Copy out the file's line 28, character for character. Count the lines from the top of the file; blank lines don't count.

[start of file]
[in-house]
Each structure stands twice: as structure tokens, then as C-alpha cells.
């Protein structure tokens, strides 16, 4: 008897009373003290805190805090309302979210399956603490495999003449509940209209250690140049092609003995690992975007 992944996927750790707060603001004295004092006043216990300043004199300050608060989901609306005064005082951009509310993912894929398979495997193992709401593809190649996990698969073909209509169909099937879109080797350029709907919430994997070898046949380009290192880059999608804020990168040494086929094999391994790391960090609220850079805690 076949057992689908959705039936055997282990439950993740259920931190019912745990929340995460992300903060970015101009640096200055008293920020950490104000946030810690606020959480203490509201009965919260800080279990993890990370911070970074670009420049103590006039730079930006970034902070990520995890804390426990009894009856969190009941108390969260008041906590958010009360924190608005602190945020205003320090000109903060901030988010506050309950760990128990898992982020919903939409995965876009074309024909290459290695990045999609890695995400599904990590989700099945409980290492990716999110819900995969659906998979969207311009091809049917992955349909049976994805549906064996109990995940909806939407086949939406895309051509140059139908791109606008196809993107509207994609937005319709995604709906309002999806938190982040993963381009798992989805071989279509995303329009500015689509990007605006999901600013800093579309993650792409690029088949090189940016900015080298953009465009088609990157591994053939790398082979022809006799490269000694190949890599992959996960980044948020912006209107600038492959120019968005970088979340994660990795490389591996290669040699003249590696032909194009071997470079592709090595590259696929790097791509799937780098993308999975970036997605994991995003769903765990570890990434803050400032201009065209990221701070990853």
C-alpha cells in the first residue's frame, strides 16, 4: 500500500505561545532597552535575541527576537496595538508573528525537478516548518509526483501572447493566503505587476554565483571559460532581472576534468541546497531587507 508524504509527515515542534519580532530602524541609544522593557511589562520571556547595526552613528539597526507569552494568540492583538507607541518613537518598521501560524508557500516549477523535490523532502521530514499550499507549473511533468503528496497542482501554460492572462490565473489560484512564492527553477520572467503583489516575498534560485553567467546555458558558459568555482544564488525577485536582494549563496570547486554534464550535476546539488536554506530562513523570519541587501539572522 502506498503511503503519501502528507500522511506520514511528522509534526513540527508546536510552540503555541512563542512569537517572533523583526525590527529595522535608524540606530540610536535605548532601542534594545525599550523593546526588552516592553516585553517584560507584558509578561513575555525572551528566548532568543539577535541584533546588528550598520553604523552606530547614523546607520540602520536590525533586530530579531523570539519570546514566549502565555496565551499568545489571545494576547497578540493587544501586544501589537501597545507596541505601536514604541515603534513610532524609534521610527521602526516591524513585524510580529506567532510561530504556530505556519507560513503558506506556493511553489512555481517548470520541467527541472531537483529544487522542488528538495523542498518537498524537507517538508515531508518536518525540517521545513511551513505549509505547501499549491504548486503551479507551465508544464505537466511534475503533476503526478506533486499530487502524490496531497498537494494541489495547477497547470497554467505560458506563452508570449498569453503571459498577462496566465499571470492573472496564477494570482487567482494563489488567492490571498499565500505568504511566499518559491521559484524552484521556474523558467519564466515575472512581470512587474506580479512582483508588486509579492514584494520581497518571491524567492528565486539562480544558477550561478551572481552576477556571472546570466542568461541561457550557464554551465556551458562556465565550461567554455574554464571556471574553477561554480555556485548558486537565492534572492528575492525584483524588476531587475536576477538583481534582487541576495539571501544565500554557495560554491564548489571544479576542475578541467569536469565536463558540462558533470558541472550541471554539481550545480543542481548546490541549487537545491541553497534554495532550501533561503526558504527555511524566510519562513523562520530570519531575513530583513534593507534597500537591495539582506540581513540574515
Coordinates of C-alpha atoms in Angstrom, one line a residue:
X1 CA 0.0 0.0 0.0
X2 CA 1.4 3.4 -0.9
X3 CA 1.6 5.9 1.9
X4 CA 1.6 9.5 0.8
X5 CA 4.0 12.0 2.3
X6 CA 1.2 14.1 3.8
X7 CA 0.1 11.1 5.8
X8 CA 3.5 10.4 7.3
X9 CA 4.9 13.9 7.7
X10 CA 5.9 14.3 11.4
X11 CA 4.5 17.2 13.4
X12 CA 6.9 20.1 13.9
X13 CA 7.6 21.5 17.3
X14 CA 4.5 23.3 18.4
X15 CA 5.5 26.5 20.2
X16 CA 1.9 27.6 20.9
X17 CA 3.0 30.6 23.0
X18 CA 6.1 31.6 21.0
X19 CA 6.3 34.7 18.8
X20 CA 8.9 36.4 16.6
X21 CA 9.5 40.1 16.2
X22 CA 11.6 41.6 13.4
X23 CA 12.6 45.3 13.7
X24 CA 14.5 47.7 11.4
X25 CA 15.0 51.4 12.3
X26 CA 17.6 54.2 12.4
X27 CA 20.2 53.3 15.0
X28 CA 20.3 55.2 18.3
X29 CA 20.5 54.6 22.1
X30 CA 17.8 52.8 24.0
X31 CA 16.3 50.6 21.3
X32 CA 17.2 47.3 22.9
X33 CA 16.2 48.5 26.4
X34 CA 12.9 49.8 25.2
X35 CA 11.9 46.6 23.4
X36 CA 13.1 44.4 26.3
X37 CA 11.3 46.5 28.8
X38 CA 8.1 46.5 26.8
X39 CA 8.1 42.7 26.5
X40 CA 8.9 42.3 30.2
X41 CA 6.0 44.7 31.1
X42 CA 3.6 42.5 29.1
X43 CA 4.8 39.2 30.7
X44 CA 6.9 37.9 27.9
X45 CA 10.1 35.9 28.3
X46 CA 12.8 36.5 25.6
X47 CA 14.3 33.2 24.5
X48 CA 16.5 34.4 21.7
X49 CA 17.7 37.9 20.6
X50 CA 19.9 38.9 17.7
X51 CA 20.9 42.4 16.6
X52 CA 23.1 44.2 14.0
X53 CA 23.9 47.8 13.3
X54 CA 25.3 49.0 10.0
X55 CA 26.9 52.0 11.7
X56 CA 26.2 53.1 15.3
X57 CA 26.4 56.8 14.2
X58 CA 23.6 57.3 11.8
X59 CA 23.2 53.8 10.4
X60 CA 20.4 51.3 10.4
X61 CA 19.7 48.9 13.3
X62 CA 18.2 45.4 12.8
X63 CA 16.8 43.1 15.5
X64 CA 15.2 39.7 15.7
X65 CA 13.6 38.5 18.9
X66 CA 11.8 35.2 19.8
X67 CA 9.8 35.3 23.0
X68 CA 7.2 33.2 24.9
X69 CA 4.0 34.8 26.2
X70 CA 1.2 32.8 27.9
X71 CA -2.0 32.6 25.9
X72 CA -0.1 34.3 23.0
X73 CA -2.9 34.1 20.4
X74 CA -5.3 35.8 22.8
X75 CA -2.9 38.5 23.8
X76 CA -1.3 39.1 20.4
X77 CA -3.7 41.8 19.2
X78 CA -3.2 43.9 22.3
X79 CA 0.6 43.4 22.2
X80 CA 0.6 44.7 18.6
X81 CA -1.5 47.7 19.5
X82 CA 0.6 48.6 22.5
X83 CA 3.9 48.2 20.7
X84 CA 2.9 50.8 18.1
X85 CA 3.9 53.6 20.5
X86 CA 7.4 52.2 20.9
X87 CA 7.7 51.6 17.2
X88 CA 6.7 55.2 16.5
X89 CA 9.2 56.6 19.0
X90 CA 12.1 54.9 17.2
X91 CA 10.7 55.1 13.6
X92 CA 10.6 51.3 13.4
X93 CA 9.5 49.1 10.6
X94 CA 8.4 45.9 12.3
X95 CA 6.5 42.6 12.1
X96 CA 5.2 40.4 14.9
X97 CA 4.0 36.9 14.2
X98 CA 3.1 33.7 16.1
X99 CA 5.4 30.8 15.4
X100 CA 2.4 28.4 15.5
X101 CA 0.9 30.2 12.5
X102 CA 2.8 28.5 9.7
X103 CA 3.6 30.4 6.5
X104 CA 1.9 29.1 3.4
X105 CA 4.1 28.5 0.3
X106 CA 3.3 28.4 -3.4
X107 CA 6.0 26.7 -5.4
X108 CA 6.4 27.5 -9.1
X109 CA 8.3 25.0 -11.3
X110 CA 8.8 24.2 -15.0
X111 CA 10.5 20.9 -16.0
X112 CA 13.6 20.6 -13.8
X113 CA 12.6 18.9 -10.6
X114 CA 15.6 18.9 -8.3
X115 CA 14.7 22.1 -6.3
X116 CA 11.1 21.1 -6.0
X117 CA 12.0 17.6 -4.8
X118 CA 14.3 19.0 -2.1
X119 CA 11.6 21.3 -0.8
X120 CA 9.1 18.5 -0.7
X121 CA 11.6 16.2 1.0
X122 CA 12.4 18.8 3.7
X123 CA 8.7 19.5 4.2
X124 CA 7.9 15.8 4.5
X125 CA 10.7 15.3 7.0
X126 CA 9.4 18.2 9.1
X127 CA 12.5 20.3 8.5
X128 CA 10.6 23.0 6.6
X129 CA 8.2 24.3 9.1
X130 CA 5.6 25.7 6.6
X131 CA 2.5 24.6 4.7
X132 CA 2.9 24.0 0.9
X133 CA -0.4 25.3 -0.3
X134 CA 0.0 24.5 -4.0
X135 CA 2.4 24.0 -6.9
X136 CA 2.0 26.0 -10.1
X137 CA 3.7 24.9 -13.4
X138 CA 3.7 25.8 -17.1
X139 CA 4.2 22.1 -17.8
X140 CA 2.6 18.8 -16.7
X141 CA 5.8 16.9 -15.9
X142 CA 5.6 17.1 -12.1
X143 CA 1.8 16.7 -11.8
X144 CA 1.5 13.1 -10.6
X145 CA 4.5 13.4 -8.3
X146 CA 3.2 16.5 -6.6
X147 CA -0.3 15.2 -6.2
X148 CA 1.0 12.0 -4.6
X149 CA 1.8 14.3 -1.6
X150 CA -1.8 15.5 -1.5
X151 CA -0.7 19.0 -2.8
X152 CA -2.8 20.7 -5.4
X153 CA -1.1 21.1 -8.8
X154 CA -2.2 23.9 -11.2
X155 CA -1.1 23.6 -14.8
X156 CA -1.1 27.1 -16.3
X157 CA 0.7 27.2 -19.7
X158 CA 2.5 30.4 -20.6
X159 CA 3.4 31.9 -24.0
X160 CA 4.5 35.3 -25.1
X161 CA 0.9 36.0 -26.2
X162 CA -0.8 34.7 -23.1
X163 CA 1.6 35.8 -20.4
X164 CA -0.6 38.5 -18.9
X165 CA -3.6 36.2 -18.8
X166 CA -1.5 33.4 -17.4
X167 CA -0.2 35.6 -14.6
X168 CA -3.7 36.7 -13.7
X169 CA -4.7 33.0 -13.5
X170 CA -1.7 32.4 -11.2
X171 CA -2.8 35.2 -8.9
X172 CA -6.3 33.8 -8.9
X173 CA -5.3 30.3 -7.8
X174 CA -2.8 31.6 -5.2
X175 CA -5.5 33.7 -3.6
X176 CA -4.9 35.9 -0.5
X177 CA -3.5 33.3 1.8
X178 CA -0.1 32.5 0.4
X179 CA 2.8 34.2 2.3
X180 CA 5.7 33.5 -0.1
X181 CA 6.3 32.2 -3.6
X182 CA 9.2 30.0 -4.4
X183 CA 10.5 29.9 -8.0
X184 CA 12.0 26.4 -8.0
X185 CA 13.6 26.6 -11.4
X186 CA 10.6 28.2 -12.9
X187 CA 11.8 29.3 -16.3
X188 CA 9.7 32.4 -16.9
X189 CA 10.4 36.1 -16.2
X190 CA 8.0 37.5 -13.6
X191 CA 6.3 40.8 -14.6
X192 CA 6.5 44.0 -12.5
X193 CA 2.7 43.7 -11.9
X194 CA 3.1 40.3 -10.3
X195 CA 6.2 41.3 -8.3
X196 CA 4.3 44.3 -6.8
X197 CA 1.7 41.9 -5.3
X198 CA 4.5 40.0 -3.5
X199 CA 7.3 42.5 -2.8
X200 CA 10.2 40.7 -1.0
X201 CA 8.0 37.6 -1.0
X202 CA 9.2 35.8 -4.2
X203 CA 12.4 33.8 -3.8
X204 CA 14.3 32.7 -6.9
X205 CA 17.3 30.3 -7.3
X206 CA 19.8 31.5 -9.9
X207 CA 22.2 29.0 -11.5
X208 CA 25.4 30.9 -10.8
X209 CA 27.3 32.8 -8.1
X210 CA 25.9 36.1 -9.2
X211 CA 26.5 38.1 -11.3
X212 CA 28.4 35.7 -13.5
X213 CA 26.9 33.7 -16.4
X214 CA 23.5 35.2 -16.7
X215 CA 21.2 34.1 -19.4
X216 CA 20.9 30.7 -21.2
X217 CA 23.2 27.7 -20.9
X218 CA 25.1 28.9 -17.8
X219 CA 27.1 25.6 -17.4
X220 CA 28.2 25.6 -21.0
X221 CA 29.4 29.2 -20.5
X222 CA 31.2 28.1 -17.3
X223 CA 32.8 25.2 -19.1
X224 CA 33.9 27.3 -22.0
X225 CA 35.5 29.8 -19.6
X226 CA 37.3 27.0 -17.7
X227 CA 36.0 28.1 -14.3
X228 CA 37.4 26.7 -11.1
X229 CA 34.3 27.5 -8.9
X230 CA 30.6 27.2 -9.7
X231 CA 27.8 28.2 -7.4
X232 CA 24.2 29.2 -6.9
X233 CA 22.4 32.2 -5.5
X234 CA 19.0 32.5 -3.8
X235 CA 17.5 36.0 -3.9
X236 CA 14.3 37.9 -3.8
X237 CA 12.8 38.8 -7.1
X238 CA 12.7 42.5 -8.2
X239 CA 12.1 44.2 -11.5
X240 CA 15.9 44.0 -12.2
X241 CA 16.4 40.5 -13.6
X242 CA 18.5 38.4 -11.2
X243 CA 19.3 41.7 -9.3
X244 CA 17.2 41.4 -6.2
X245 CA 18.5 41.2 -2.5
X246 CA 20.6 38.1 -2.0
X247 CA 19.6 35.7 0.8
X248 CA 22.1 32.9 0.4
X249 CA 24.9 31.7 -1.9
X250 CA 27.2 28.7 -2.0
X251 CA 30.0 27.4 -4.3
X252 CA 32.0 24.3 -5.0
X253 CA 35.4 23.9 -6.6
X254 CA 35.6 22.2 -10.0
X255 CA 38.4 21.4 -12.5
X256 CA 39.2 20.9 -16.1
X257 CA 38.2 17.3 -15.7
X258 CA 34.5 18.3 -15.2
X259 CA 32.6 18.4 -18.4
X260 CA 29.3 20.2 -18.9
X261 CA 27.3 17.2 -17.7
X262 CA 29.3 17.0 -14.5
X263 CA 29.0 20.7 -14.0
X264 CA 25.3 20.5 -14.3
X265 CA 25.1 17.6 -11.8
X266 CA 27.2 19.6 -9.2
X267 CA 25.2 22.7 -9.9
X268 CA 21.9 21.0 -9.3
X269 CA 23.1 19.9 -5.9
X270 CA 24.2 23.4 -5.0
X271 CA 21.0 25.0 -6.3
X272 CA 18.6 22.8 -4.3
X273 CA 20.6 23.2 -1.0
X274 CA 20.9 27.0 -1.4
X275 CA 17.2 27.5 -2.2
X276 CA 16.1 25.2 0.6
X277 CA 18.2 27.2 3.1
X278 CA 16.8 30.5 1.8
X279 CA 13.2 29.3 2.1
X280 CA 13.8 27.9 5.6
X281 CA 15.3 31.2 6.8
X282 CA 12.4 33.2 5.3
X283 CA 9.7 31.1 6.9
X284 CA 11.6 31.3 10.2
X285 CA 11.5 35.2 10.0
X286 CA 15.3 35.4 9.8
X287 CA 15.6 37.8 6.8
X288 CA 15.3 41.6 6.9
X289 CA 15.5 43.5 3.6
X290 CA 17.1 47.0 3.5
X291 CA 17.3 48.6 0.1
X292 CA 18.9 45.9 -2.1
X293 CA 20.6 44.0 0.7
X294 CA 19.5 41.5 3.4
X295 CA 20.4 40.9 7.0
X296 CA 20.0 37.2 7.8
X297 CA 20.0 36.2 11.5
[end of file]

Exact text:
X23 CA 12.6 45.3 13.7